Wednesday, December 14, 2011
The Oceans are Getting Warmer by Jennifer Donelson
The average temperature of the oceans has already increased significantly due to global warming and will continue to warm rapidly in coming decades. If we are going to effectively manage and conserve fish populations, we need to understand if (and how) these species will adjust to higher temperatures.
Unfortunately, our current understanding of how species might acclimate and adjust to rising temperatures is incomplete. A recent study completed by my colleagues and I will hopefully develop our understanding in this area.
Tropical species are expected to be among the groups most sensitive to environmental warming because they have evolved in a relatively stable thermal environment. In addition, “ectothermic” (cold-blooded) organisms – such as fish and lizards – are likely to be strongly impacted by rises in temperature since their body temperature varies directly with the environmental temperature.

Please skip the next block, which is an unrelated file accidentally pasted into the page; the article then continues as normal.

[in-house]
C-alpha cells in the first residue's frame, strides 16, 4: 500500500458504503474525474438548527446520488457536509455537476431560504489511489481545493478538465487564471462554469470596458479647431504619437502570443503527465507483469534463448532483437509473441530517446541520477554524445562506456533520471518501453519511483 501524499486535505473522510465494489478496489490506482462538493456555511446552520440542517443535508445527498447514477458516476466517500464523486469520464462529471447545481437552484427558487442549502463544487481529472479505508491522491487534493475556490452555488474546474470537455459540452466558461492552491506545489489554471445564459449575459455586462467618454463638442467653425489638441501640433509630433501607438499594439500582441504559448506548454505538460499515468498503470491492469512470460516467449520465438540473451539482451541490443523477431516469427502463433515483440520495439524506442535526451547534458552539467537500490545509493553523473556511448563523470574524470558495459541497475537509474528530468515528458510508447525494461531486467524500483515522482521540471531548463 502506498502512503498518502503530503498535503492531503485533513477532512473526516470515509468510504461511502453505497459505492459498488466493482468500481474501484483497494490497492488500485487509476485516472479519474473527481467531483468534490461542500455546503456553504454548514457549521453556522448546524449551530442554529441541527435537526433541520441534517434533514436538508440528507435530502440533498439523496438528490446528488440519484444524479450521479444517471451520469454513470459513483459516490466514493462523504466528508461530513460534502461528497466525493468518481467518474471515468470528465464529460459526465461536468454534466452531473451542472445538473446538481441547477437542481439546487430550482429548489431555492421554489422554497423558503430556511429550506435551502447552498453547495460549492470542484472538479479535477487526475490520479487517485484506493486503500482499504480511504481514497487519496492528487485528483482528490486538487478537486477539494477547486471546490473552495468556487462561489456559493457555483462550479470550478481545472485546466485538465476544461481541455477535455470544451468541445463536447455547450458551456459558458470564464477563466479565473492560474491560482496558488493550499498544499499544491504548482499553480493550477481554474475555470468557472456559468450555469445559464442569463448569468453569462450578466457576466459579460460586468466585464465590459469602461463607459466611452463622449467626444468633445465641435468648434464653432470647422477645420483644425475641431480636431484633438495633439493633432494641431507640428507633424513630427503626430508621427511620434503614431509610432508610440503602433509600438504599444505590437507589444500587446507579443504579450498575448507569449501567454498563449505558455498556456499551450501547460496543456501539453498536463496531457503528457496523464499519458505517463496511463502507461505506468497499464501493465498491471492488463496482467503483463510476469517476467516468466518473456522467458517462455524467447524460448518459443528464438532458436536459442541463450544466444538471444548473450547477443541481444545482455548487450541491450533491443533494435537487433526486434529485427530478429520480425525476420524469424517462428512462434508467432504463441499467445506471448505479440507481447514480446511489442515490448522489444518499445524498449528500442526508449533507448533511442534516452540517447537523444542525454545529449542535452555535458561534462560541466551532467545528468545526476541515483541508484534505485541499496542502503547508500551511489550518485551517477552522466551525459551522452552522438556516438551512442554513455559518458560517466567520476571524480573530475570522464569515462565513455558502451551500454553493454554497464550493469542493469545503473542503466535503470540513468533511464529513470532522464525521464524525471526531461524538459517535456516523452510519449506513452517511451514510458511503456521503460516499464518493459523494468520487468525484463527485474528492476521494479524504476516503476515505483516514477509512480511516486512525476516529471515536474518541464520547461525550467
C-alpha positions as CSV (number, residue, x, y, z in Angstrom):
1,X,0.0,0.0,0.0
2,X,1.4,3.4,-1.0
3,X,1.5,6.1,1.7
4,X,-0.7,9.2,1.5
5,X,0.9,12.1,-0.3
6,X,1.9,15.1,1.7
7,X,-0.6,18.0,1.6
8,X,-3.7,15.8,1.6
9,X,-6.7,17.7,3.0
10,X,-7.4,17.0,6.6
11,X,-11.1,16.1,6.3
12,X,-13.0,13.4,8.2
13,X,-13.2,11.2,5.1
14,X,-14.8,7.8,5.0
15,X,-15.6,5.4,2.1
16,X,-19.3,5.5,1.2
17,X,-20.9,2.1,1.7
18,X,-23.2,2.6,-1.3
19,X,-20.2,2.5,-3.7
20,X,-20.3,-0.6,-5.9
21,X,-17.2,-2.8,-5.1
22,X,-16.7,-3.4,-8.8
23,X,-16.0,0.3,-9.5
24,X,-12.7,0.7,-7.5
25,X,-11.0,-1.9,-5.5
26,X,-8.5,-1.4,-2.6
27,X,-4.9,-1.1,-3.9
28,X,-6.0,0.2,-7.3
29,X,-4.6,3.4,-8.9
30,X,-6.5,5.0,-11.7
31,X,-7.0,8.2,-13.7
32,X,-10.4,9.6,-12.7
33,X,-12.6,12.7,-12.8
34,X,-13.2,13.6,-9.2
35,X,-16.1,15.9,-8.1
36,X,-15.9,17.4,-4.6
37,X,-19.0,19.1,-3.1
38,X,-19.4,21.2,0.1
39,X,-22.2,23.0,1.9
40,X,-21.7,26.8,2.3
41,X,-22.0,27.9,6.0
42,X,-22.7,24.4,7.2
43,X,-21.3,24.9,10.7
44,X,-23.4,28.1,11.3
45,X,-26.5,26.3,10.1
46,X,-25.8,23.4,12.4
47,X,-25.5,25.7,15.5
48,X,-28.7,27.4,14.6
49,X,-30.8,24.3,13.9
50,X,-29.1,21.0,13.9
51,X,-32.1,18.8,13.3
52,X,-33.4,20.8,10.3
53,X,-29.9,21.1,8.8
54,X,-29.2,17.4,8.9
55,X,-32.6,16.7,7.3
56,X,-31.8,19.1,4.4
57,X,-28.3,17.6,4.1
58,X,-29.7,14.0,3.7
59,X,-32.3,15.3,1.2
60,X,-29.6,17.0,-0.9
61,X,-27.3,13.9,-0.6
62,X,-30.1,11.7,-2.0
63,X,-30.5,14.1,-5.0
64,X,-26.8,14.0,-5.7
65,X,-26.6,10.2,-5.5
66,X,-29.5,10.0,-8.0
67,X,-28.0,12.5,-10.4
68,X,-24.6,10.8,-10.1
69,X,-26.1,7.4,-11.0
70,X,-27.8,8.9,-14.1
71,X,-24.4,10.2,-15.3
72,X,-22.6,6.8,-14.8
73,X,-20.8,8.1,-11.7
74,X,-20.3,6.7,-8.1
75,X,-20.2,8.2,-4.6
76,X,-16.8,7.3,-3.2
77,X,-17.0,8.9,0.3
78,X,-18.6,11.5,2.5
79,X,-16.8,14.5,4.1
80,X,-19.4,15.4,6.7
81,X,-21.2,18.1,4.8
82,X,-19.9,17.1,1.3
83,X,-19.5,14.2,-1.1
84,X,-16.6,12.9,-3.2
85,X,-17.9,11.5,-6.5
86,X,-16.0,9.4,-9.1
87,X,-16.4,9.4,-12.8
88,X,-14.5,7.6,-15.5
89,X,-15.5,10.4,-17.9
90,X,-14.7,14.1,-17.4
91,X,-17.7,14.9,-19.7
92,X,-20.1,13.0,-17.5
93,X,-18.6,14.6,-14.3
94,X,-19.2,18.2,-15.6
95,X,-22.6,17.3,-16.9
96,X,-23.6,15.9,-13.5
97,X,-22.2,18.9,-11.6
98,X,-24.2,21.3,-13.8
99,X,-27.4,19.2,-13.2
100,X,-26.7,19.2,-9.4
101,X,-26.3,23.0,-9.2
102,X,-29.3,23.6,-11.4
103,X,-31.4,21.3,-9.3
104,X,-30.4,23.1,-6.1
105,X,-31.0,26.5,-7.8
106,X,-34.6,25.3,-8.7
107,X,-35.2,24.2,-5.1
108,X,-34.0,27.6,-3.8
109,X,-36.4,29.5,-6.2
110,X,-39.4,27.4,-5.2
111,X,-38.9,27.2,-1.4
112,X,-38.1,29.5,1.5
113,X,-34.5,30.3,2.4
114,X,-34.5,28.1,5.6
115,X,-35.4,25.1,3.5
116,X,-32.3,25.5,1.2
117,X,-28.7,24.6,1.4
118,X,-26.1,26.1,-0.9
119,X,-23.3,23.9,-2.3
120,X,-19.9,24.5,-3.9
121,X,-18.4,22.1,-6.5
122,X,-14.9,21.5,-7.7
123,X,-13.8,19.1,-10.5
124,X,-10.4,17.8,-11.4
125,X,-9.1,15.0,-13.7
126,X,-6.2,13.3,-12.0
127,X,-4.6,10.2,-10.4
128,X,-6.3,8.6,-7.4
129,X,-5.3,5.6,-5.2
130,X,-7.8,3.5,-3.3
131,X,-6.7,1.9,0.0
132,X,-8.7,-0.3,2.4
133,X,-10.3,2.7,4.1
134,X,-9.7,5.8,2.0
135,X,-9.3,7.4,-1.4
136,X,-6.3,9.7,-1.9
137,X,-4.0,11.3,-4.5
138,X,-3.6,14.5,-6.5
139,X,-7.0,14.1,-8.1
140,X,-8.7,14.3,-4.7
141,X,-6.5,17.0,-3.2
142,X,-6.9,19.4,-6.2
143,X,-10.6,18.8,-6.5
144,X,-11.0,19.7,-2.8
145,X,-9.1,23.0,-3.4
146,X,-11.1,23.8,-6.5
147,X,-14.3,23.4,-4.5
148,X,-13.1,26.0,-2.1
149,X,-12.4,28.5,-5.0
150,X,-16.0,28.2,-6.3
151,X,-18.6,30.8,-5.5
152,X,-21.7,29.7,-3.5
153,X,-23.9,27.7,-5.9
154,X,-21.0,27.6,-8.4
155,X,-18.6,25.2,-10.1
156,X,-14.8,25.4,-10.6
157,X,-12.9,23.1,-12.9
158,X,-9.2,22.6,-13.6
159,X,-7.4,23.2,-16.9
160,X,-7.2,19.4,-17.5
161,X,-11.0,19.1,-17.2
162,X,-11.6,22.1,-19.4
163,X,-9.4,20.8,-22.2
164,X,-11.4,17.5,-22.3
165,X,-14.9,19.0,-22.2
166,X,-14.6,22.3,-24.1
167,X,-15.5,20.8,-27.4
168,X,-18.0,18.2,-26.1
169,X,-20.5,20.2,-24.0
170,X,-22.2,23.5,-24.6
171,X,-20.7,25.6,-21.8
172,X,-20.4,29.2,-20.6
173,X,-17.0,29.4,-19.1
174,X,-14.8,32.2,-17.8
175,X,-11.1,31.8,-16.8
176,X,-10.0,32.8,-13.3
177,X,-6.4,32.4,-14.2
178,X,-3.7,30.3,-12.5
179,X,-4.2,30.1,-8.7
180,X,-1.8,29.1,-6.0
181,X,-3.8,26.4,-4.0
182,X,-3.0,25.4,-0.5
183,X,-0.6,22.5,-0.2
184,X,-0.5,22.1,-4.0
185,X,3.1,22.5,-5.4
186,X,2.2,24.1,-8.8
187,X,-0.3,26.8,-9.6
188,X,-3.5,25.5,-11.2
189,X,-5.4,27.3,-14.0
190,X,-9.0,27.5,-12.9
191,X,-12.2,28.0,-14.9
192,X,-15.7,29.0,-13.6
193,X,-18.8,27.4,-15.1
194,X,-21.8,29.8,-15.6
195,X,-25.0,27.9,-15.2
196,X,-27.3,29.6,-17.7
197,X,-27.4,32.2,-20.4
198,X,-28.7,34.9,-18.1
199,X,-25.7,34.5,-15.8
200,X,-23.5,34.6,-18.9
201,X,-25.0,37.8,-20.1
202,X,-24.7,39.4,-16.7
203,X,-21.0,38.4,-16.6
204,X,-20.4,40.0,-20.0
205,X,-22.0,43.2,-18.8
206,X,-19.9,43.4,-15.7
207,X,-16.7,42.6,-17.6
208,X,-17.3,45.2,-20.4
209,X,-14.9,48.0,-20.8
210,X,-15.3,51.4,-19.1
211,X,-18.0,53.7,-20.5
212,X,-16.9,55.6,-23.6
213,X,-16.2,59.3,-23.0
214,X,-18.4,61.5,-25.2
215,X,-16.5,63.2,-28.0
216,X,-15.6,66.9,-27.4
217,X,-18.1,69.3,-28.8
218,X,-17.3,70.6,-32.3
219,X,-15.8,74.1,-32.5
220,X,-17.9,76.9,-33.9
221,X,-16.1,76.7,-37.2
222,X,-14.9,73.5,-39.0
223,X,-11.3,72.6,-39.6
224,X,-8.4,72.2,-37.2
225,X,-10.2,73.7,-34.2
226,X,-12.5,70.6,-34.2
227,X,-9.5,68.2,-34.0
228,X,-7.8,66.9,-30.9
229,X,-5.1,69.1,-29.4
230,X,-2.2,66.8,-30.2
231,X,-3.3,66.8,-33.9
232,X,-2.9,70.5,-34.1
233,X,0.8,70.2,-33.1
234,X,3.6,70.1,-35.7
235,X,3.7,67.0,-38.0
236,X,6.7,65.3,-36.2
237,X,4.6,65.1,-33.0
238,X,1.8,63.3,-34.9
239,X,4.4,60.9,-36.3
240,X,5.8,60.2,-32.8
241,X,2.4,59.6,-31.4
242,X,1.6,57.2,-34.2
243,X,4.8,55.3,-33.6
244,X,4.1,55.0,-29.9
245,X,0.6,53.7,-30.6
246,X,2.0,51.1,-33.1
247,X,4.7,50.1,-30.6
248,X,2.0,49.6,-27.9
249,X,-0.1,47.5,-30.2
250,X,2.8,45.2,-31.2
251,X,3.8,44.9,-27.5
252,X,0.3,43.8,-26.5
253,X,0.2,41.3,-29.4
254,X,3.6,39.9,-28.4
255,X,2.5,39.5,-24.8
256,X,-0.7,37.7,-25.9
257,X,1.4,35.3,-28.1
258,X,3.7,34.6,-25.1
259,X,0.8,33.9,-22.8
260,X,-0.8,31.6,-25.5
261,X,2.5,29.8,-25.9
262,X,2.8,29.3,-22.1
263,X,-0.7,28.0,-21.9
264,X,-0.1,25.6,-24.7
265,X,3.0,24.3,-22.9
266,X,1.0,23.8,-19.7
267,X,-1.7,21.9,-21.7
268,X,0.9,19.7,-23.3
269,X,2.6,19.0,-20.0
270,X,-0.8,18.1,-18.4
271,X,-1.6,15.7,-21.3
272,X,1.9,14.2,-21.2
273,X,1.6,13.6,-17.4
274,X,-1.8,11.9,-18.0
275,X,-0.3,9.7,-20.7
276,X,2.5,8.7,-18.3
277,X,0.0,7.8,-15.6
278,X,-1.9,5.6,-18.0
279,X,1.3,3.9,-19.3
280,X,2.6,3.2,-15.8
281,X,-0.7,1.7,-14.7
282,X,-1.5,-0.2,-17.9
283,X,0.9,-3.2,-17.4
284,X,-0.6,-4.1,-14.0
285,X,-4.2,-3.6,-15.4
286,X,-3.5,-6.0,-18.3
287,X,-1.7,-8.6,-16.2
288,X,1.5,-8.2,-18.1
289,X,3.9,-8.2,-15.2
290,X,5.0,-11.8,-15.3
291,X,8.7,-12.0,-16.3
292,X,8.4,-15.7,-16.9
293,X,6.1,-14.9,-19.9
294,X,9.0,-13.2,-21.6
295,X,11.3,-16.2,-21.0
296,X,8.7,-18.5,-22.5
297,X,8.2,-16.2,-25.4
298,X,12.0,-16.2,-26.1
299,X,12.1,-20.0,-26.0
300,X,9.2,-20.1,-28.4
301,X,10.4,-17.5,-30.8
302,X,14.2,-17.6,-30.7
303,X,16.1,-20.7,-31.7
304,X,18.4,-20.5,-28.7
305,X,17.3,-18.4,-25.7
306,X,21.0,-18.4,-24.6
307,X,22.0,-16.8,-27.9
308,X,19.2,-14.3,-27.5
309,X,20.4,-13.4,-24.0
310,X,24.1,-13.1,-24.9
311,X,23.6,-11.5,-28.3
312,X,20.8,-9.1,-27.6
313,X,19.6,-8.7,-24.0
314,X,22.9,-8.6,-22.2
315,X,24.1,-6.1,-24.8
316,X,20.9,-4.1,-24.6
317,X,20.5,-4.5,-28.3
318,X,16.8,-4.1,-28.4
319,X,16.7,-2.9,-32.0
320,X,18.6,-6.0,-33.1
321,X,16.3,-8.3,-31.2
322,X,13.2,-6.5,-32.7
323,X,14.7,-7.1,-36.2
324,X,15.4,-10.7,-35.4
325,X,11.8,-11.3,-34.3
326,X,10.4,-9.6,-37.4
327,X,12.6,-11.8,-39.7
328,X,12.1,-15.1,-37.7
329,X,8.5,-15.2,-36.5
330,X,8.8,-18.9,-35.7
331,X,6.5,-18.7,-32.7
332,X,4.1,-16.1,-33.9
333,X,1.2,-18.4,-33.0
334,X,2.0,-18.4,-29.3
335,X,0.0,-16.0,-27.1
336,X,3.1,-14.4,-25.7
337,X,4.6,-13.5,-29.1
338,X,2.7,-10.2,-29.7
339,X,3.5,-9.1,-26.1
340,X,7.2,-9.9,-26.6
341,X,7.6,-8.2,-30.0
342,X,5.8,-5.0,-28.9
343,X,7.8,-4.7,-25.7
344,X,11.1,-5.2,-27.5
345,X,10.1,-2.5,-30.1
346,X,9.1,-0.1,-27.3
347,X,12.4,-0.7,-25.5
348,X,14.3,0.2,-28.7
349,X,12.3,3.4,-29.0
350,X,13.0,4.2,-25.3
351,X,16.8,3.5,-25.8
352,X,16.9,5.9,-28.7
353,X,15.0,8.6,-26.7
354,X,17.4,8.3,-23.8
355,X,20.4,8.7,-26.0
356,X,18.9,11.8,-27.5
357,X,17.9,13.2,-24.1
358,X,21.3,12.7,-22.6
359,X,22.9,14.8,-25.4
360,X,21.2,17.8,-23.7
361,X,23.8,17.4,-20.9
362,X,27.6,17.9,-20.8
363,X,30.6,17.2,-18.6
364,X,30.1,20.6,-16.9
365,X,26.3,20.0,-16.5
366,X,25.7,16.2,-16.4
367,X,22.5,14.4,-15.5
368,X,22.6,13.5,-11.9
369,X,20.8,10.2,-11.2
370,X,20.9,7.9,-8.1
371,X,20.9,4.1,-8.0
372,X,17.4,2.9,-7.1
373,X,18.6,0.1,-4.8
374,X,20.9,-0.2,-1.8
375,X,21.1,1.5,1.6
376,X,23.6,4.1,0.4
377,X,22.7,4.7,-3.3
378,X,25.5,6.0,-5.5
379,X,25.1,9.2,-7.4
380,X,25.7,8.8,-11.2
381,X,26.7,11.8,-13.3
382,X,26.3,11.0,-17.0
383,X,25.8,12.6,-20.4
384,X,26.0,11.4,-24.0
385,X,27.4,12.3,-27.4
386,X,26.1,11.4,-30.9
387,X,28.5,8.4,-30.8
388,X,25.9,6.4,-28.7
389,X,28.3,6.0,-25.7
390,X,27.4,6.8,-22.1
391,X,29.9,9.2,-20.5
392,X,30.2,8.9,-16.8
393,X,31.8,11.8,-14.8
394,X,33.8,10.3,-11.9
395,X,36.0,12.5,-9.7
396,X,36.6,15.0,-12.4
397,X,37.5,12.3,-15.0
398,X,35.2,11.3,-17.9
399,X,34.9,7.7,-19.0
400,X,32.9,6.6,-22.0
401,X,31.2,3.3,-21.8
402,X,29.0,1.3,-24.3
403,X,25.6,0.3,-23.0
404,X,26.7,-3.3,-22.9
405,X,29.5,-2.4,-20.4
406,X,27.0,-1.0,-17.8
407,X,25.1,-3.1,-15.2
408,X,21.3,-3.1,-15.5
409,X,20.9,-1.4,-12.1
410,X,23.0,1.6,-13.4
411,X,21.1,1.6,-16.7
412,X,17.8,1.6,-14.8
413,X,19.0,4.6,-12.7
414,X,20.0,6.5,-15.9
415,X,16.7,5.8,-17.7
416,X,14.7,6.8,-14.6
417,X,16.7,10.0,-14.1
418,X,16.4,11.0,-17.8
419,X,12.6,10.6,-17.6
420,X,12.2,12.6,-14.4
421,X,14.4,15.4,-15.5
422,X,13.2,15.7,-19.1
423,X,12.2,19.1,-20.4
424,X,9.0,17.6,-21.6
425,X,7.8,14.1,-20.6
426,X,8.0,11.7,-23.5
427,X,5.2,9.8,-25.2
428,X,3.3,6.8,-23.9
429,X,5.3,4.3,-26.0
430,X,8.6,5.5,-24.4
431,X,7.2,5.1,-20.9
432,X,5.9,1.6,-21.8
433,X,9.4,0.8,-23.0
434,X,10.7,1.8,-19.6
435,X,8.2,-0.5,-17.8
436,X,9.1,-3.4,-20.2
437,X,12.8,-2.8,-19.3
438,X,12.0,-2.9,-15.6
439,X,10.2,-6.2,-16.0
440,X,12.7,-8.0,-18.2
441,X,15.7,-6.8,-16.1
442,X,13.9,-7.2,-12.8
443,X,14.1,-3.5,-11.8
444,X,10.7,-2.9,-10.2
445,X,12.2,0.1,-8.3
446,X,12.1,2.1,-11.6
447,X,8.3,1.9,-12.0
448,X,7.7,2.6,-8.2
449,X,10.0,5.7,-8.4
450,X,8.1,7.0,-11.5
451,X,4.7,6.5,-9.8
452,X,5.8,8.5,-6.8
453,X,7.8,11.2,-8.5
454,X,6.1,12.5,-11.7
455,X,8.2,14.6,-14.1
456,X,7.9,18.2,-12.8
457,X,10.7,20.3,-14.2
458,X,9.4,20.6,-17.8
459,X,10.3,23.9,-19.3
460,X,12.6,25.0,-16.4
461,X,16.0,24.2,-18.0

Generally, we expect some capacity for acclimation and adaptation since we already know this occurs between populations. Differences in performance (the ability to function within the environment) can be observed between the same species living at different latitudes and therefore different temperature regimes.
But there is limited knowledge of whether species' evolutionary response to climate change will occur quickly enough to keep up with climate change. One way to approach this question is by running long-term experiments that simulate future conditions (as we did).